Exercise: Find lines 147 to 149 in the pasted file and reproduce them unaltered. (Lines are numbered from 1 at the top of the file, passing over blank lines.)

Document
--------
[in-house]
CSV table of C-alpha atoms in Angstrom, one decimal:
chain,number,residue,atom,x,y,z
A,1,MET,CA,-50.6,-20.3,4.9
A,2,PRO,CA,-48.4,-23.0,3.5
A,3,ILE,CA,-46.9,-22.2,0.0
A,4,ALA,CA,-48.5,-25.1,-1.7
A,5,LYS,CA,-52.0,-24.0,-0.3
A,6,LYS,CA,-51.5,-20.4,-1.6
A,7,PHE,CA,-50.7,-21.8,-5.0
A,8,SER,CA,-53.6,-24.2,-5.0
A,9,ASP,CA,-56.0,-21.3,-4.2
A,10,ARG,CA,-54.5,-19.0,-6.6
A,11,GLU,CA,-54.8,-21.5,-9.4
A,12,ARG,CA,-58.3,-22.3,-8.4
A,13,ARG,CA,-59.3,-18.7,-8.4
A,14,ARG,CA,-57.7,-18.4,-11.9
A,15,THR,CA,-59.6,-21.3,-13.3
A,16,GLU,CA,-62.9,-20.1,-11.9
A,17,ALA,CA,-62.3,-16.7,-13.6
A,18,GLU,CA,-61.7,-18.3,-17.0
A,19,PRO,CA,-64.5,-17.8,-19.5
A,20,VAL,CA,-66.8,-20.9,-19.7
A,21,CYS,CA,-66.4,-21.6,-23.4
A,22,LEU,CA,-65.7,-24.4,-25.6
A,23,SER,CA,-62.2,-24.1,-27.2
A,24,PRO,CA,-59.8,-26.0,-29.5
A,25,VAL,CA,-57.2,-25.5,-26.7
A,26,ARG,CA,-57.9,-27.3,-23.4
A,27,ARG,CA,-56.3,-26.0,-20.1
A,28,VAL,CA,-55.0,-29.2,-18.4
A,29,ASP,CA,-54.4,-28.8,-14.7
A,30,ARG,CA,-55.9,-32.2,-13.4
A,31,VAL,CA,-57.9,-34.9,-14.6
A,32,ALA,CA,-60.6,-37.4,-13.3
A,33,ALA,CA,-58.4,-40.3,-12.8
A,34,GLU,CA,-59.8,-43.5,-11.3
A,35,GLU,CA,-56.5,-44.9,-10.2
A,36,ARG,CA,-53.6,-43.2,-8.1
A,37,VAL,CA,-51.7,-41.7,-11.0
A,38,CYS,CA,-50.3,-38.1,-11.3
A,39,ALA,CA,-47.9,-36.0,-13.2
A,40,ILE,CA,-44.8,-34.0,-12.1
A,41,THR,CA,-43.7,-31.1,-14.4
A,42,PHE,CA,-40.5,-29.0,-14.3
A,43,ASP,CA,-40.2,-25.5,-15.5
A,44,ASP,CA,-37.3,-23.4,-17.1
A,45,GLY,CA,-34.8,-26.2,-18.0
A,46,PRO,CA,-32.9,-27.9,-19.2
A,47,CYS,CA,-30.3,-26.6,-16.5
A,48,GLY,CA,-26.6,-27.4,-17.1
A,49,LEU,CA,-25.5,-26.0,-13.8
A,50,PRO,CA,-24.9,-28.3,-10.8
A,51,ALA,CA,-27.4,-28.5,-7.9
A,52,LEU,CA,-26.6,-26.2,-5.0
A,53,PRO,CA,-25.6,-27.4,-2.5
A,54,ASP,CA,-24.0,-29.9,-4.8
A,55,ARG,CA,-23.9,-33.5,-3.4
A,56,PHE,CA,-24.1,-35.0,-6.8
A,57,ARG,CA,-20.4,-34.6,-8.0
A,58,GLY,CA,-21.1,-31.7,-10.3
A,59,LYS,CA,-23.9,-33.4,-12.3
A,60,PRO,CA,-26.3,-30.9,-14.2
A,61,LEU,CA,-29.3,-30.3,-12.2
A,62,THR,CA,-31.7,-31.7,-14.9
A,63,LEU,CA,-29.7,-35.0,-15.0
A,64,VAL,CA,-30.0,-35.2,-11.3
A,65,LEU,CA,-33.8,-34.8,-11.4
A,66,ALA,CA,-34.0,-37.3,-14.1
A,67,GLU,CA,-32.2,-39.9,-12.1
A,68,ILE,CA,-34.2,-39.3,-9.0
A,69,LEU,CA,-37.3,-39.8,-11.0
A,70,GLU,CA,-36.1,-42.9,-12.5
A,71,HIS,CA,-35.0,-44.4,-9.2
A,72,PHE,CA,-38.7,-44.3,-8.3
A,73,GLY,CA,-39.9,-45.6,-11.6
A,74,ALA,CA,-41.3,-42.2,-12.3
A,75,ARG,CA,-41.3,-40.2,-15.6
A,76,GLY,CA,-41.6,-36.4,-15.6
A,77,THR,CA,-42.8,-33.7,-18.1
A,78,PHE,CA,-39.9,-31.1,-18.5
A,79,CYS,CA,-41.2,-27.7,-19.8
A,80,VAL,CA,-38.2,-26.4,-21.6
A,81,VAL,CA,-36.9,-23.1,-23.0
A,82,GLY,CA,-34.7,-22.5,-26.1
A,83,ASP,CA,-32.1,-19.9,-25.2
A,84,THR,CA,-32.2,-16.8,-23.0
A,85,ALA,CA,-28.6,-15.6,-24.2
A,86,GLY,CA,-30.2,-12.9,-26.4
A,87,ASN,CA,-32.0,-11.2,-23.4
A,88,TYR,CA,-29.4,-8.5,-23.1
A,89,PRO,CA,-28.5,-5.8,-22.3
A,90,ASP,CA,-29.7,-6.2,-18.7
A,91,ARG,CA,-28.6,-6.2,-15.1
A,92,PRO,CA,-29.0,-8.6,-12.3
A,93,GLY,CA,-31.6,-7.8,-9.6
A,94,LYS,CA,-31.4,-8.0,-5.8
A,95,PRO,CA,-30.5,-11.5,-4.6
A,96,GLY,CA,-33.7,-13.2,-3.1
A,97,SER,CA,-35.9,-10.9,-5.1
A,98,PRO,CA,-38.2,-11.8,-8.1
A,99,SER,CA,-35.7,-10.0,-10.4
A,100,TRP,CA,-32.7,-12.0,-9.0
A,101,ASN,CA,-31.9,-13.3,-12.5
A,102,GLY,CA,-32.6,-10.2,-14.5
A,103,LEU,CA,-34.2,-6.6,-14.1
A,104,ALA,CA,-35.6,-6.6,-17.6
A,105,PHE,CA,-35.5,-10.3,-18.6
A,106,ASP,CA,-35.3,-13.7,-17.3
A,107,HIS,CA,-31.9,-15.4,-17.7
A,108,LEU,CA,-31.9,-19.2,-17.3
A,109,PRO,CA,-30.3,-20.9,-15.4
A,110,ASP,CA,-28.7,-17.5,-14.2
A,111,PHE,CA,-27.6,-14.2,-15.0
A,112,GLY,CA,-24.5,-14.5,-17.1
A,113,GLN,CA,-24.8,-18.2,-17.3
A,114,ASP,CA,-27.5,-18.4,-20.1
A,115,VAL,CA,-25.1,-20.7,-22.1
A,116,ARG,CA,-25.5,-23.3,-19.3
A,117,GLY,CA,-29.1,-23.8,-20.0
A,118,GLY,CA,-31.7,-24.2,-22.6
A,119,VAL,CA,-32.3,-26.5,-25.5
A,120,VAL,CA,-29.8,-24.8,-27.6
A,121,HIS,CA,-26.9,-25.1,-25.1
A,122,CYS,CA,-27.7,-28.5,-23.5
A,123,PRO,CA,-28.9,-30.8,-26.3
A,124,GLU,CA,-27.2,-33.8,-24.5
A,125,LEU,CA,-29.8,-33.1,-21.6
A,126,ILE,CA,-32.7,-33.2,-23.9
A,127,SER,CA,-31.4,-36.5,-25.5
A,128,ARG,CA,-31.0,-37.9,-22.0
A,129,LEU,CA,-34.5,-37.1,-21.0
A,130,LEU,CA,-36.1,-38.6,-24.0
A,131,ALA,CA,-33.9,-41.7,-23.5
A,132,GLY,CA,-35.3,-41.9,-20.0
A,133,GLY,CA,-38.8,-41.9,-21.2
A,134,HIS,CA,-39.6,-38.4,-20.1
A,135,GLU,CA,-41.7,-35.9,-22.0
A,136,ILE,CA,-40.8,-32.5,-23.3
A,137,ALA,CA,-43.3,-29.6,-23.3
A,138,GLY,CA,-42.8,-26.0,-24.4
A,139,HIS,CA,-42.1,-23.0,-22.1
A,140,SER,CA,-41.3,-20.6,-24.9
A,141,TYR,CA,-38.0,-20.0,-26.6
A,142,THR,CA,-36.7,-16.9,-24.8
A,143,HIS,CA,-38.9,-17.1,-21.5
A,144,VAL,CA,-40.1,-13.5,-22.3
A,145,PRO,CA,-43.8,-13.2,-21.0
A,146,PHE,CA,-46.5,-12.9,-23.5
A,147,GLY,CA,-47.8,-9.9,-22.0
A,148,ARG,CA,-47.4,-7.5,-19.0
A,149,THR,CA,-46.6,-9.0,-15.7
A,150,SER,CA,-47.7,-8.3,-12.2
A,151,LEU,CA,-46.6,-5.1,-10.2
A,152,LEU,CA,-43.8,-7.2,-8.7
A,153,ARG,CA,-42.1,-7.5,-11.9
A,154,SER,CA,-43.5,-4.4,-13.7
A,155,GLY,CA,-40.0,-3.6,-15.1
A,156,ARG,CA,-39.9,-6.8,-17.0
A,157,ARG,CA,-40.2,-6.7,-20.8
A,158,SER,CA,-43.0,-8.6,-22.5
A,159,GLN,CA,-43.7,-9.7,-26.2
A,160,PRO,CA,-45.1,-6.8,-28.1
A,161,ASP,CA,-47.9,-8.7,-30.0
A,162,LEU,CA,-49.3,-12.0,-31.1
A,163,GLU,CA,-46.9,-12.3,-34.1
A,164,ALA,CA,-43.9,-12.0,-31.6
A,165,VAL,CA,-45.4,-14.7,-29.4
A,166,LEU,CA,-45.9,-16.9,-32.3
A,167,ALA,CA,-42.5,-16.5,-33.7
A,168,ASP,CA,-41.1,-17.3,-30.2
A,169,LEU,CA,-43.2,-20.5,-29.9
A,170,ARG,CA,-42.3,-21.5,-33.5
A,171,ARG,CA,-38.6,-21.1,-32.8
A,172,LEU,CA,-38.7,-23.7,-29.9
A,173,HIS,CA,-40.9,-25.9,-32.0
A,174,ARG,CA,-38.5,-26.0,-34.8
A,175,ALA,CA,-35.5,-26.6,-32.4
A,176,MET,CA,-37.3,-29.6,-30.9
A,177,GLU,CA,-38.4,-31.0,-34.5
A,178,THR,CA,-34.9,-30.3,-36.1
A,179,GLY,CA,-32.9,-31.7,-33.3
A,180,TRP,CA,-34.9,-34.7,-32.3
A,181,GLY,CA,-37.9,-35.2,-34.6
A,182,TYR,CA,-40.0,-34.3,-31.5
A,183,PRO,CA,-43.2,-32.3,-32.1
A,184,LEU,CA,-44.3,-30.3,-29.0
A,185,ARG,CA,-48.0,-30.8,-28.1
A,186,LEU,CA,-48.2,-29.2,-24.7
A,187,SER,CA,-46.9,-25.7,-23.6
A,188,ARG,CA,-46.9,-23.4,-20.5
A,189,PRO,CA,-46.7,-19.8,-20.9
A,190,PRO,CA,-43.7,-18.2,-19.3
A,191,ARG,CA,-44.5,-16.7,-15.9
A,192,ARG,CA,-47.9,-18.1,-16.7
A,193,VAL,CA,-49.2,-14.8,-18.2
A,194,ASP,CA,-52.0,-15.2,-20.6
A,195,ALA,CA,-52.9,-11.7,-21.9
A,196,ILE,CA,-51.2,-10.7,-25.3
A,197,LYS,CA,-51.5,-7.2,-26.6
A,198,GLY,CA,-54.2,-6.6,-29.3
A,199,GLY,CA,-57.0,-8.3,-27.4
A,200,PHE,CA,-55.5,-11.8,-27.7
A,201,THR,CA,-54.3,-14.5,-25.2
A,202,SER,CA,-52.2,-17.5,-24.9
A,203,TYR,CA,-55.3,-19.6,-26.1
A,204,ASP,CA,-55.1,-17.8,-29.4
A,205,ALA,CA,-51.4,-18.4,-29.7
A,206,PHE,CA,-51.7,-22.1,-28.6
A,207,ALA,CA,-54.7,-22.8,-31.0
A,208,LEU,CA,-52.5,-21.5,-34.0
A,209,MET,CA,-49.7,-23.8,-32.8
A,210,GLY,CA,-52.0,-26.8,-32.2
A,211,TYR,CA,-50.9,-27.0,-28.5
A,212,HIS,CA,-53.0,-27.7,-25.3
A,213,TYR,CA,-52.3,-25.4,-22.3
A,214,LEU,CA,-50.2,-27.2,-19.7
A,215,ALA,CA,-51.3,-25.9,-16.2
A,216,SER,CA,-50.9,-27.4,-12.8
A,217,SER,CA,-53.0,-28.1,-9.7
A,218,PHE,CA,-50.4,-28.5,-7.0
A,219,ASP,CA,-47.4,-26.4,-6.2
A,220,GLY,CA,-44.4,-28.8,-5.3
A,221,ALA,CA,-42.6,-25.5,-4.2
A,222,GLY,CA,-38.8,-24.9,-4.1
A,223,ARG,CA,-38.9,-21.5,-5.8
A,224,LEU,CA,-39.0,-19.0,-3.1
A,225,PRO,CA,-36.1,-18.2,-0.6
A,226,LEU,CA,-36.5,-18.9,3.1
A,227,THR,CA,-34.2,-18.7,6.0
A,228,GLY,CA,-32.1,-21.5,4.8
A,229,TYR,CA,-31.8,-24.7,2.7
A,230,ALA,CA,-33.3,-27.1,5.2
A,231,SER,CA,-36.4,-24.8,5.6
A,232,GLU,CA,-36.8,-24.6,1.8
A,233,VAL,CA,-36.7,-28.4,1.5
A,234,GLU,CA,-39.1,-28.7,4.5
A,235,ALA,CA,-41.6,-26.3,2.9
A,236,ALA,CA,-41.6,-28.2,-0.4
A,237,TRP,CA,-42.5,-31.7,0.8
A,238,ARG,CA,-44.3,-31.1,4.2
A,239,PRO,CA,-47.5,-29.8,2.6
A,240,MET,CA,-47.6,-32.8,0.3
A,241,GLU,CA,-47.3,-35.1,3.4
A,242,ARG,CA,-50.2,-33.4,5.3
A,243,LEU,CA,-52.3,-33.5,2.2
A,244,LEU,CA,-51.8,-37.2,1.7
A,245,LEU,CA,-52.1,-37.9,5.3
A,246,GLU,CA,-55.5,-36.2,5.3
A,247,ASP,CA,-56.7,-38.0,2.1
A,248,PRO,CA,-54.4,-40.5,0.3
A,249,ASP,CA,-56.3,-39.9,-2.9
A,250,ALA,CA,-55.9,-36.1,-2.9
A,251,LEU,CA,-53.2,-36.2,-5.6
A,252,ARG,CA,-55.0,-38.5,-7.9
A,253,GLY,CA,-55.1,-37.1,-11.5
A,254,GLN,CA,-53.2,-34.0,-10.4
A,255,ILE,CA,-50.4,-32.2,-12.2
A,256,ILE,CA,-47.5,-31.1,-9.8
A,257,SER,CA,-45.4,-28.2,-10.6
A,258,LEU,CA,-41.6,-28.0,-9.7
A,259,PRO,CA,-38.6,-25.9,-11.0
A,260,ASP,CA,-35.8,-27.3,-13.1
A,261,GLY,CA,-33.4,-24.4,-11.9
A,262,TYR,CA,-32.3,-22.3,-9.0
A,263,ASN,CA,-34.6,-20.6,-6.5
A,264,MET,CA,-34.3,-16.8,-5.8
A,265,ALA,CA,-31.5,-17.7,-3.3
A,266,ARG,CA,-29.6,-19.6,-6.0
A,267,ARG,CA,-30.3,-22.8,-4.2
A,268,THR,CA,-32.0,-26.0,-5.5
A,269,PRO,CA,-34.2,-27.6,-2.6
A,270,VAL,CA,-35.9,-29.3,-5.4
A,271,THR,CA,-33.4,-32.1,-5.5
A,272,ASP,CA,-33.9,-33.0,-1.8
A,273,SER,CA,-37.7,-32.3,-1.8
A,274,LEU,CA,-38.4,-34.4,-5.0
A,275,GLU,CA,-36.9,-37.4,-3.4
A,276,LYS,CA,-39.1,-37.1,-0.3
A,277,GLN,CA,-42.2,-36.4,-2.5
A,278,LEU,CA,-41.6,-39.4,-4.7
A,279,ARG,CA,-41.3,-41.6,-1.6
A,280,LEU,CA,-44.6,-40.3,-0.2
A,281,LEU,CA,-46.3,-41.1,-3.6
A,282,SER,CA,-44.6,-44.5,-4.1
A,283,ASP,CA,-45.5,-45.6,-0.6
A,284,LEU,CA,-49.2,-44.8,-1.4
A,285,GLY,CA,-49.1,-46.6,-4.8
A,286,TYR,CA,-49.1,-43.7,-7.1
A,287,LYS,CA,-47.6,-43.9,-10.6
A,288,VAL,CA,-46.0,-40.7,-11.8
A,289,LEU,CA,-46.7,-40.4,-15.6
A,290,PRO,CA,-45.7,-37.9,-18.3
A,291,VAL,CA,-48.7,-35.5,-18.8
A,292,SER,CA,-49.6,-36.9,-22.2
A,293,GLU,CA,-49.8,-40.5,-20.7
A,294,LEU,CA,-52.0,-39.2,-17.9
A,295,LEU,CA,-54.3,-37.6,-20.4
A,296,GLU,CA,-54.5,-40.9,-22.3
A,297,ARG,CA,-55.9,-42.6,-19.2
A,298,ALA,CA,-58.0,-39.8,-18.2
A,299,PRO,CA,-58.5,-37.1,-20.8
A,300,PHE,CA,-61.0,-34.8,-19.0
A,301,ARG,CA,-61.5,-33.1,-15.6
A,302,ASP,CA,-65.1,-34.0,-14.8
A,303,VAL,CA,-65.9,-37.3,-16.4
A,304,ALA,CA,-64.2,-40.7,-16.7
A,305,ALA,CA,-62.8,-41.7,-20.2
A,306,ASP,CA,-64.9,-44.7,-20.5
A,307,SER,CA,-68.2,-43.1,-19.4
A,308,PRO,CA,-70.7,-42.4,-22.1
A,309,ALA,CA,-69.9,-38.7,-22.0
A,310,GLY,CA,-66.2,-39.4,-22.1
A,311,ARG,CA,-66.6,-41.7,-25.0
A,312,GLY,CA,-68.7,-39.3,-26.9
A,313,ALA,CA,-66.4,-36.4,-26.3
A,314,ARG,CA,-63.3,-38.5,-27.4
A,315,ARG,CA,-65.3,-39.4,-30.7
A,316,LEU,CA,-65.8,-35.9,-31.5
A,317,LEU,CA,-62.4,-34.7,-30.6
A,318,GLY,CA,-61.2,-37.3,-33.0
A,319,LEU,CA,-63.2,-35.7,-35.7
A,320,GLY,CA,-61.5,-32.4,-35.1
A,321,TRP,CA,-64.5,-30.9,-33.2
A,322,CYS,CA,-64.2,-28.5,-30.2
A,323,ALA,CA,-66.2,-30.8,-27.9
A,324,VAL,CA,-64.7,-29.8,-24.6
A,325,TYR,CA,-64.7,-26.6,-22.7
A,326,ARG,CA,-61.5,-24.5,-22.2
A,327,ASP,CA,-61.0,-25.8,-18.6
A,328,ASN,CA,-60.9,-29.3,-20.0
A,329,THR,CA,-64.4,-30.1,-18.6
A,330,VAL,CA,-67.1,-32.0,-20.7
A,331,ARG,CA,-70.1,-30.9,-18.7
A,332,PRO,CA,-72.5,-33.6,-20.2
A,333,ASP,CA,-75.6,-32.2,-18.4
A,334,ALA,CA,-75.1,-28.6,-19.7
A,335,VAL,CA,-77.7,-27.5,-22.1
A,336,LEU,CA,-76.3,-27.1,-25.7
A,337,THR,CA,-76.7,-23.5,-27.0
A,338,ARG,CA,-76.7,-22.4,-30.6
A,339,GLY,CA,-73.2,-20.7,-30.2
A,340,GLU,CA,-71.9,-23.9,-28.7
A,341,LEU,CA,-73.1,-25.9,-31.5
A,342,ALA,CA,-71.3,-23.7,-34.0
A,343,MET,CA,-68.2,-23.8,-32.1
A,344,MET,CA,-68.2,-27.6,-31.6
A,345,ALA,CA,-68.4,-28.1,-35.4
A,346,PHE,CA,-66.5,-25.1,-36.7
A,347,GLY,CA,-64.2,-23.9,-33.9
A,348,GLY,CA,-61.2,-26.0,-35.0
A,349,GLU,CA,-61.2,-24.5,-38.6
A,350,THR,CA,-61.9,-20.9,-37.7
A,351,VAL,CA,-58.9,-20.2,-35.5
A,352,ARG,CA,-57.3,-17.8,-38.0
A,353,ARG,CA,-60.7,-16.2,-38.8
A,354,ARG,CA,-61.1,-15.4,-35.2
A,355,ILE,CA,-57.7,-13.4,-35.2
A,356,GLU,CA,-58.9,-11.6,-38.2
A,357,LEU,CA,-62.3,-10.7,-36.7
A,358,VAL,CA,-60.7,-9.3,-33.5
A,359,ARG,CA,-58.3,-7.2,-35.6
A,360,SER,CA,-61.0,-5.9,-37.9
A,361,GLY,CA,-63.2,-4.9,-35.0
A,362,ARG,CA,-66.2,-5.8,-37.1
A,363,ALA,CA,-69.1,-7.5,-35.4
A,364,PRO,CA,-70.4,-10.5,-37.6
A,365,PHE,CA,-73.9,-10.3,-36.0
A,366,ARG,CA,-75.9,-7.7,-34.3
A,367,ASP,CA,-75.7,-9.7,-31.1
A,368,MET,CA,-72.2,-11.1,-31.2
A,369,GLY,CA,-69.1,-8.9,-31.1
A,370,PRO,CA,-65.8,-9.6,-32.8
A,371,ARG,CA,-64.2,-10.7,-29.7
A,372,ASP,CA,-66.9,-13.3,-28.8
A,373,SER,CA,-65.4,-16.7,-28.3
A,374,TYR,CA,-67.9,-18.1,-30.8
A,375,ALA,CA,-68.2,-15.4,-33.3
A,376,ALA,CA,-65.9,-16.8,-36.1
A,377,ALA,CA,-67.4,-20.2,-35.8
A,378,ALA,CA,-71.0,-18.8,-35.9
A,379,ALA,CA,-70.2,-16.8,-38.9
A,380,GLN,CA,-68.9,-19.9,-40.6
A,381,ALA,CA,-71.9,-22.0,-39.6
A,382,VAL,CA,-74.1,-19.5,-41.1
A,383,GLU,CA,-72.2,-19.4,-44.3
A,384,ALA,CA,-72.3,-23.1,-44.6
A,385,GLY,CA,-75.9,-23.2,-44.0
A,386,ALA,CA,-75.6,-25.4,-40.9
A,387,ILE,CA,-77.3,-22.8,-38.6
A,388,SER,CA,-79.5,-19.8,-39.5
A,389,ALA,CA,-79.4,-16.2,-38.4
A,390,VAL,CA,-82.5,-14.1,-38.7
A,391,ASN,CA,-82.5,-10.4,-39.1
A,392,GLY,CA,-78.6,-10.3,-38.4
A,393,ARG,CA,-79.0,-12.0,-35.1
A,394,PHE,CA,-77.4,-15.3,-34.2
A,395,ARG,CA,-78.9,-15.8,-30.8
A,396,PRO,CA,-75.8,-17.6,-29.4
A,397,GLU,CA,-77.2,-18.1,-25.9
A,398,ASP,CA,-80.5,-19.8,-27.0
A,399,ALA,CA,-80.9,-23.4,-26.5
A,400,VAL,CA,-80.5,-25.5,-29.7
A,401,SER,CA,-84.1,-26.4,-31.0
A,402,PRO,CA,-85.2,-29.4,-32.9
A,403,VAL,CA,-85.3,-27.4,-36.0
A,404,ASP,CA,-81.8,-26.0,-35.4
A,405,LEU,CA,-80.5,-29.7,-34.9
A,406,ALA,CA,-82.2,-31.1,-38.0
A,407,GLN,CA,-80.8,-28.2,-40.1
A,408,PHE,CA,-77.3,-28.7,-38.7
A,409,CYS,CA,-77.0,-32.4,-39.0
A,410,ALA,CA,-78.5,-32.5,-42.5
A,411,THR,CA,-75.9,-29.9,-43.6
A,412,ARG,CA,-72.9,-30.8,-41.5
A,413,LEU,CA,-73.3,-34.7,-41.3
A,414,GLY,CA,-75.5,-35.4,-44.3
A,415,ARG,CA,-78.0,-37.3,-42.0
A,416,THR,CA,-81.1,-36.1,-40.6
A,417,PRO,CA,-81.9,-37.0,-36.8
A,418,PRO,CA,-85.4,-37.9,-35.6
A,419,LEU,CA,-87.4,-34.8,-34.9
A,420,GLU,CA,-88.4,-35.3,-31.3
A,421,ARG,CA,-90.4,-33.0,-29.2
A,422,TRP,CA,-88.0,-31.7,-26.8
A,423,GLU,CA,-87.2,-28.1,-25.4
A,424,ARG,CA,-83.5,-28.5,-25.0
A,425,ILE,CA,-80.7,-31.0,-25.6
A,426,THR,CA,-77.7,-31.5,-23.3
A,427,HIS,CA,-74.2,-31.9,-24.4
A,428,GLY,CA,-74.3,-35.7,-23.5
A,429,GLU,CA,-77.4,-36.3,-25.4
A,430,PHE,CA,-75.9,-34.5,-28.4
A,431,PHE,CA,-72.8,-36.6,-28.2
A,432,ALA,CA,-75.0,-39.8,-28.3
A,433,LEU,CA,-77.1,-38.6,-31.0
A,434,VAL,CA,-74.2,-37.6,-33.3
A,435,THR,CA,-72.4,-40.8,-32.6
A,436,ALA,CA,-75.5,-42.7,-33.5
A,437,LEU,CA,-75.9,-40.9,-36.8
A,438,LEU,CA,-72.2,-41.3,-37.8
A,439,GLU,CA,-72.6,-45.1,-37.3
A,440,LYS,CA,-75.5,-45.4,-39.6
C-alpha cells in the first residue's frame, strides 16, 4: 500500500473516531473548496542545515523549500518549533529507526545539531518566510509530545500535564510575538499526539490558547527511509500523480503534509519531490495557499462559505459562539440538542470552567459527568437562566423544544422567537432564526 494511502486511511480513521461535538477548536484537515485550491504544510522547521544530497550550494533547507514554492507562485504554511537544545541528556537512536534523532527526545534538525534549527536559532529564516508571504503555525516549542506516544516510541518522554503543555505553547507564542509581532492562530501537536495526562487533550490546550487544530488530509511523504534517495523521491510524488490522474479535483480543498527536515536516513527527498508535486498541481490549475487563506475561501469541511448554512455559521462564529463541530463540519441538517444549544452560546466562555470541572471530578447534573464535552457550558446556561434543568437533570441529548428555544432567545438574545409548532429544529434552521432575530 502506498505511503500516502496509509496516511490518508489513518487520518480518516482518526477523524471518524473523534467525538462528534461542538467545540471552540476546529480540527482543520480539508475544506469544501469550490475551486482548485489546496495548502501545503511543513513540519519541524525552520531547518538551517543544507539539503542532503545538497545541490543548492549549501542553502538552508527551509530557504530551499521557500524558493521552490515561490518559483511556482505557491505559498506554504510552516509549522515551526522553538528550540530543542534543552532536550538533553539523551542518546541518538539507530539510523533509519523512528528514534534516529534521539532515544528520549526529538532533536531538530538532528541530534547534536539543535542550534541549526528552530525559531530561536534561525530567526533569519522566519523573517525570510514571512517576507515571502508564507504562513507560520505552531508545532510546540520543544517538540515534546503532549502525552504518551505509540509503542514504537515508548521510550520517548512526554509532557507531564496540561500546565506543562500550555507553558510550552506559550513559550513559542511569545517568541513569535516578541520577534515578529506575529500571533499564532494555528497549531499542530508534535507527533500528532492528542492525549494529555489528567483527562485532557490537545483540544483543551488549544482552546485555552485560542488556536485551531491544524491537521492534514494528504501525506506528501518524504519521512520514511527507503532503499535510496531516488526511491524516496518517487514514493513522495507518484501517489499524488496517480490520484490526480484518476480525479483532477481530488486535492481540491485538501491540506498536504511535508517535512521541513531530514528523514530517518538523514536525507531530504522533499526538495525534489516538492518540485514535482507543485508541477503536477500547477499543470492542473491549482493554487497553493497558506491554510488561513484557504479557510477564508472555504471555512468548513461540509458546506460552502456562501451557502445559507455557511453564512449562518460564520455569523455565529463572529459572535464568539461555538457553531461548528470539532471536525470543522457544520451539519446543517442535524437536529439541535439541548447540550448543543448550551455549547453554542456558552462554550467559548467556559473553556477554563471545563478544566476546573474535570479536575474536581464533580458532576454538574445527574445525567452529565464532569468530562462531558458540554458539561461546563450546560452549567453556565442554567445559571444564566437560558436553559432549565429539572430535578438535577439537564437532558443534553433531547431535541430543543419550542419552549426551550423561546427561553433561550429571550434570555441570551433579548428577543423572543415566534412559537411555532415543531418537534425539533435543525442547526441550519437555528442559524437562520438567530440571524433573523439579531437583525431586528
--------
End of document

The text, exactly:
A,144,VAL,CA,-40.1,-13.5,-22.3
A,145,PRO,CA,-43.8,-13.2,-21.0
A,146,PHE,CA,-46.5,-12.9,-23.5